Birgit Funke, Ph.D., F.A.C.M.G., Vice President, Clinical Affairs, Veritas Genetics; Associate Professor of Pathology (Part-Time), Harvard Medical School

  • Risk prevention,
  • driving DOWN operating cost curation of the Genome

Luba Greenwood, J.D., Strategic Business Development and Corporate Ventures, Verily (an Alphabet company)

  • view on diagnostics from Roche, CHemist and lawyer, Venture capital, beyond Genomics, from diagnosis to prognosis,at Verily projects tapping into the entire life span aspect of health
  • treatment solution therapeutics except og Oncology threatment is a strugle in the genomics field and pharmaco-genomics
  • Power the patients vs Genomics in Diabetes
  • Diagnostics in use to keep patients OUT of hospitals – management of chronic diseases
  • Patient need to own the genome data not a Databank

Keith Stewart, M.B., CH.B., Carlson and Nelson Endowed Director, Center for Individualized Medicine, Mayo Clinic

  • Hematologist, genomics apply genomics for detection of predisposition, inherited , Health genome sequencing,
  • Barriers to deploy genomics: Knowledge, readiness of providers, cost of uninsured,
  • Diagnostics high value low cost
  • drug adherence, pharmacists to be involved in drug adherence before refill
2:10 p.m.
Assessing the Assays: Determining the Clinical and Economic Utility of Genomic Sequencing

Advocates for personalized medicine have contended that genomic sequencing can deliver clinical and economic value to patients and the health system by allowing providers to more efficiently diagnose disease and develop treatment plans. Following increased use of genomic sequencing in clinical settings, many stakeholders, including payers, have begun to examine that value proposition more closely. During this session, a pharmaceutical industry representative, a payer, and a health economist will discuss the status and future of the emerging evidence regarding the clinical and economic utility of genomic sequencing, including studies recently commissioned by the Personalized Medicine Coalition.

MODERATOR Daryl Pritchard, Ph.D., Senior Vice President, Science Policy, Personalized Medicine Coalition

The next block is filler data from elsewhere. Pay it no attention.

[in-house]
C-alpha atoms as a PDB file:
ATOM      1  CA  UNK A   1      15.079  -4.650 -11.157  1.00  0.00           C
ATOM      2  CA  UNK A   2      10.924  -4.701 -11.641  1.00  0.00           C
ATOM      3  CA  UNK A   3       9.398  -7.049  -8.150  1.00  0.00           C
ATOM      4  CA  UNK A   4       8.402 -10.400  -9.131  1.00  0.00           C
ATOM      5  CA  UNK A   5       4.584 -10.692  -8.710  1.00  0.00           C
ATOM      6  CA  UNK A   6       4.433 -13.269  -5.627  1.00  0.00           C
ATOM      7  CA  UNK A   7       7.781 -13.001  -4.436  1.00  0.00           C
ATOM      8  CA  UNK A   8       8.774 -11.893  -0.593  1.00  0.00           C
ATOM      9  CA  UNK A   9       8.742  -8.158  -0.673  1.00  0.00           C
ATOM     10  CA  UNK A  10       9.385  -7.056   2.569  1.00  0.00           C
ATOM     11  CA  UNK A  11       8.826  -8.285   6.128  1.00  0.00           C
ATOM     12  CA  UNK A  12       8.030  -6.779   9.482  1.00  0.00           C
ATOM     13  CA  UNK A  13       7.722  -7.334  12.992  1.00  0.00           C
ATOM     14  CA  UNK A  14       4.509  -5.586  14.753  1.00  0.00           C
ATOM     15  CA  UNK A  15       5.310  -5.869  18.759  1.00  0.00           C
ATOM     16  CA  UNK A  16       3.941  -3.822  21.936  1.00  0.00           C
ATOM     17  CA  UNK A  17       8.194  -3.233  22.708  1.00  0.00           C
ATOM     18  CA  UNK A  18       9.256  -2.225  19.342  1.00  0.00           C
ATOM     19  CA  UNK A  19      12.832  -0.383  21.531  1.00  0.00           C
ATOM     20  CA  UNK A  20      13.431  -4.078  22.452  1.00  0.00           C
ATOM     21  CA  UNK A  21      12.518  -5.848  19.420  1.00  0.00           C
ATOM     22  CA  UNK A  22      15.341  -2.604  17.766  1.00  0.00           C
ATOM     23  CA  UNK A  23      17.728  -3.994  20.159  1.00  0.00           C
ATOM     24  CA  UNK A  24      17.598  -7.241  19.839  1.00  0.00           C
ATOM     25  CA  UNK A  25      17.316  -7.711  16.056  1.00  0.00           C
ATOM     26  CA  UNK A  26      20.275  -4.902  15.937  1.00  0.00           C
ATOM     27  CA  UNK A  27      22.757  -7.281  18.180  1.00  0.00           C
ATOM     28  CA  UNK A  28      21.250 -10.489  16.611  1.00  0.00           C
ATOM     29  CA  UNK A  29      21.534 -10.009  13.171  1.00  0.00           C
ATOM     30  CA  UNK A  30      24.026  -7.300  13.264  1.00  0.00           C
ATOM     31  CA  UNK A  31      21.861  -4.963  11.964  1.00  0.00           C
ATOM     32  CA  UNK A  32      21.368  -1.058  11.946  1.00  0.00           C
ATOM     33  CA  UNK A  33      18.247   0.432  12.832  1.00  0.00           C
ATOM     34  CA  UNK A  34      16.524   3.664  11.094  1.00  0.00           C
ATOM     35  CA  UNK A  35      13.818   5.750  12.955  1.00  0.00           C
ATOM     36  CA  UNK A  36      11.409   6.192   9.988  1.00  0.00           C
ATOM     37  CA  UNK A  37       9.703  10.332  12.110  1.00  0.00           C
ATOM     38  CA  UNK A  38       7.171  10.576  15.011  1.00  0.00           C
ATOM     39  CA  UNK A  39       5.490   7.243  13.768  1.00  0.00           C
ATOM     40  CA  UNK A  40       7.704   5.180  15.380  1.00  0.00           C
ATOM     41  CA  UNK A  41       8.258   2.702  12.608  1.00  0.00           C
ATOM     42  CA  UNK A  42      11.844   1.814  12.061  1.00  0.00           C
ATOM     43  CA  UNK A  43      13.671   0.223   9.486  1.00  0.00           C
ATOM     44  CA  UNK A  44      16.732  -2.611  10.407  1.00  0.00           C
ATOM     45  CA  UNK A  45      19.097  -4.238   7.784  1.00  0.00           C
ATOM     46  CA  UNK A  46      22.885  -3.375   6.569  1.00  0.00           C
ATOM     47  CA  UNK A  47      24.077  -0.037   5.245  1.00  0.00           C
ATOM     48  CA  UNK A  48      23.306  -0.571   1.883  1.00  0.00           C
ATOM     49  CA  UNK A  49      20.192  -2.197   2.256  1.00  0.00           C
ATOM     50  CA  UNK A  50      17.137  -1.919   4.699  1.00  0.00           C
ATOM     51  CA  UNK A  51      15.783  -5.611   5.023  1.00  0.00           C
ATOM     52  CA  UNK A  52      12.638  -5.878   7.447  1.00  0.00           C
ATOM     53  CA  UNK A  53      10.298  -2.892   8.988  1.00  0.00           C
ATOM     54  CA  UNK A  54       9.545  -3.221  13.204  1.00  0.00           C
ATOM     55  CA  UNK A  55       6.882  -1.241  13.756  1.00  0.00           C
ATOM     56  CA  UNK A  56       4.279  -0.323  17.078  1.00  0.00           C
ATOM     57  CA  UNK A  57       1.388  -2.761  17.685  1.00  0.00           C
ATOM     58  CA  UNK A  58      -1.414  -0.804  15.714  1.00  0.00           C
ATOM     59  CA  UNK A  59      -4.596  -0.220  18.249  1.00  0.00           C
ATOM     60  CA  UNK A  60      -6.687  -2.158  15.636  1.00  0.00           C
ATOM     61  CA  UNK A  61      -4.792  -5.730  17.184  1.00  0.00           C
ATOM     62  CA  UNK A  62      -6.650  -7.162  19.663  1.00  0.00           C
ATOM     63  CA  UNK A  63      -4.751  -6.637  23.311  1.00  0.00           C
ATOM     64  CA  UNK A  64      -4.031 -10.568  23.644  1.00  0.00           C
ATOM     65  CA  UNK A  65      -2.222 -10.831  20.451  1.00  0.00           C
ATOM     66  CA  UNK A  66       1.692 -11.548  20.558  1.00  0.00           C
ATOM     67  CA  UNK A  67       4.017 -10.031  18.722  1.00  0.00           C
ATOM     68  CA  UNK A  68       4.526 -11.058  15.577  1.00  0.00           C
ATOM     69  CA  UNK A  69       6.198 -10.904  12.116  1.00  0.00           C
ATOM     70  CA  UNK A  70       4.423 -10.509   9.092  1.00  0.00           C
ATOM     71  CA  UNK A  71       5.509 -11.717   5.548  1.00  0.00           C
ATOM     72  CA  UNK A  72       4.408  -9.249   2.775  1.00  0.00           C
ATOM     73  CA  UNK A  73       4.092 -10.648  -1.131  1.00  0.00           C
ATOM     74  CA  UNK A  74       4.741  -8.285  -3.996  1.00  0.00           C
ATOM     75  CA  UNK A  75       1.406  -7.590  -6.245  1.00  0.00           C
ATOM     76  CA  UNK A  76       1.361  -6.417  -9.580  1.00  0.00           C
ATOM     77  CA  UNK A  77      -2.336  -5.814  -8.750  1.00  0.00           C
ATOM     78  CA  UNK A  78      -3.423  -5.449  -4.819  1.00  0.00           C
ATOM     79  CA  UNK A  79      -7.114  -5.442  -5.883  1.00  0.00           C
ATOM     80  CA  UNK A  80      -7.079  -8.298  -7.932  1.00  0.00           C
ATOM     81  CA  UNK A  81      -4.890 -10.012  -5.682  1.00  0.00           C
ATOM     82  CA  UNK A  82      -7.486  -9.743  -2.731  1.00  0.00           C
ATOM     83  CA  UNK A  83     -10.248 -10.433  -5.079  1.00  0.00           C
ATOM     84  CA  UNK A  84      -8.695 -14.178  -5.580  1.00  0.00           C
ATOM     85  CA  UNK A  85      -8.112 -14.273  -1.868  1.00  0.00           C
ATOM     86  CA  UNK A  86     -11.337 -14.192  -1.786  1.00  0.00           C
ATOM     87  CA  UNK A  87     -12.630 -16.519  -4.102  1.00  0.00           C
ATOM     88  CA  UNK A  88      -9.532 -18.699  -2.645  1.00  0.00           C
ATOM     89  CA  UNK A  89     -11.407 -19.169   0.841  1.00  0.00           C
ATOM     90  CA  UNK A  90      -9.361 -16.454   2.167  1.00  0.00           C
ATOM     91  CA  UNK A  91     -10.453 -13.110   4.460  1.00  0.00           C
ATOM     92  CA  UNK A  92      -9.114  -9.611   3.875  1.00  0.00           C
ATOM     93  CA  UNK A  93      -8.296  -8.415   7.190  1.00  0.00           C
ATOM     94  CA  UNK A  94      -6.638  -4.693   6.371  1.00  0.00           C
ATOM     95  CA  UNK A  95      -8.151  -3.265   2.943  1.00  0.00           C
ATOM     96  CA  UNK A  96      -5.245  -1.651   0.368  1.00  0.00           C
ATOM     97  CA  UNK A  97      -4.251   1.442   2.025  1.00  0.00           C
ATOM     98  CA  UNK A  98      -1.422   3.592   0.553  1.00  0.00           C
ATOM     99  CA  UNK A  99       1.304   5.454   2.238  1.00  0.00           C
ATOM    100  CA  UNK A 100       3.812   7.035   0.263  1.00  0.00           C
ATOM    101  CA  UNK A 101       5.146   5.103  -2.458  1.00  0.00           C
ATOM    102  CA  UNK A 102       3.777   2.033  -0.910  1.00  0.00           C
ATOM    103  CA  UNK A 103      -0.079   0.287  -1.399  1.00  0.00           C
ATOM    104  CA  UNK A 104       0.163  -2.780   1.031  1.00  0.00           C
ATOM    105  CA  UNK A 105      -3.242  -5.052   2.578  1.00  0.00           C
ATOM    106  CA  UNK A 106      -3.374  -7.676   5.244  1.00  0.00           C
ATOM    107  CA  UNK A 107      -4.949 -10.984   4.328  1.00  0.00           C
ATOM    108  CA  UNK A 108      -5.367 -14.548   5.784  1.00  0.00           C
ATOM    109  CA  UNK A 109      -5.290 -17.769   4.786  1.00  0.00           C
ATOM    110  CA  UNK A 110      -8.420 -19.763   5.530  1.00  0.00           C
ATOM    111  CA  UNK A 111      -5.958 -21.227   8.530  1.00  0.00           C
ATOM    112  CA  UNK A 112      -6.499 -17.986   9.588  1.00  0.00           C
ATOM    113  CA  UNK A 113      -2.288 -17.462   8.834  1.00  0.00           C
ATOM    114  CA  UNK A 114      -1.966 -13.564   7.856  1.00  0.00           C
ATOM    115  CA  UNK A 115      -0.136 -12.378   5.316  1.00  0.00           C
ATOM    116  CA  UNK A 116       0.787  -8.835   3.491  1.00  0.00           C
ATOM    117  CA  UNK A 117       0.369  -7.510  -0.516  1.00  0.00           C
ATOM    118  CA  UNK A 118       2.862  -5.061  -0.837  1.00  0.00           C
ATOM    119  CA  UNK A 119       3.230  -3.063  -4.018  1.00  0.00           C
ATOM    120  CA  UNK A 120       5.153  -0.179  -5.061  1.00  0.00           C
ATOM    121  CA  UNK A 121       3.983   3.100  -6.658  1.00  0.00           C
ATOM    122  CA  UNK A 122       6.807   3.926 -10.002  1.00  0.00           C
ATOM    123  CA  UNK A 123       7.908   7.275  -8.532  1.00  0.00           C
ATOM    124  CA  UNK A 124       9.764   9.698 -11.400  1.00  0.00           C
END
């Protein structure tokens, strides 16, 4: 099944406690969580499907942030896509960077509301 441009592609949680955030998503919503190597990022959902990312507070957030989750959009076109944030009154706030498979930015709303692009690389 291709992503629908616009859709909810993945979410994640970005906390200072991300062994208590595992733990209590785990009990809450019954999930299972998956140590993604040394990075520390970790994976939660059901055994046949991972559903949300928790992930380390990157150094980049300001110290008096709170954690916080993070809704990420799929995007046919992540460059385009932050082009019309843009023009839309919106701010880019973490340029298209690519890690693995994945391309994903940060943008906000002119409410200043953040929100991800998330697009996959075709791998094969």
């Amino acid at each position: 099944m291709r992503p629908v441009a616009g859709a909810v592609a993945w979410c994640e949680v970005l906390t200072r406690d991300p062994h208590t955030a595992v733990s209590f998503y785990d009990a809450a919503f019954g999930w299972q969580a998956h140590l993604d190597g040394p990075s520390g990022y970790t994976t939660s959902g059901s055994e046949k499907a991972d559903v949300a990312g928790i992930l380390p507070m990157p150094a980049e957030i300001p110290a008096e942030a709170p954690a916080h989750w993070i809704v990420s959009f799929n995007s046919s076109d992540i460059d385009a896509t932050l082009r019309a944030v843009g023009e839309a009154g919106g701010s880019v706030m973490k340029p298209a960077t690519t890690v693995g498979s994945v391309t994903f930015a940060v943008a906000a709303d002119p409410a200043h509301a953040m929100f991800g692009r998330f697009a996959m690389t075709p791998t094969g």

• genetic profiling, adopt policy and procedures for mass deployment of NGS
  • show that it works – demonstrate value, payers and providers
  • a little more that evidence exist for payer to cover
  • rare diagnosed disease

Kristine Bordenave, M.D., F.A.C.P., Corporate Medical Director, Humana

  • labs, payers, providers, pharma — the GAP to be bridged
  • opportunities to prevent and treat disease
  • Payer, MDs, cost and impact, markers,
  • Humana has a research division Use Testing to find value, pharmacogenomics  – on Medicare, Medicaid patients
  • cost of doing the test vs not doing this test – assess value
  • pharmacisit, economist, statisticians – CMS – provide data on what is covered and what is not Humana: any missed opportunities, MD order tests of no impact per medical record
  • What test needed to be ordered? Patient stay healthy
  • NGS $650 – $2000 in 2018, in 2016 it was $25,000 cost of testing, cost of drugs
  • show us any value as good value – avoiding patient going to MDs Office, Hospital, ER – cost increase due to Pharmacogenomics testing $5K per test
  • Guidelines on ordering genomic testing, AI can assist providers, MDs need to catch up on a weekly basis
  • CMS Guideline: every test ordered must guide treatment otherwise not covered

Scott Ramsey, M.D., Ph.D., Full Member, Fred Hutchinson Cancer Research Center; Director, Hutchinson Institute for Cancer Outcomes Research

  • Value and utility are interconnected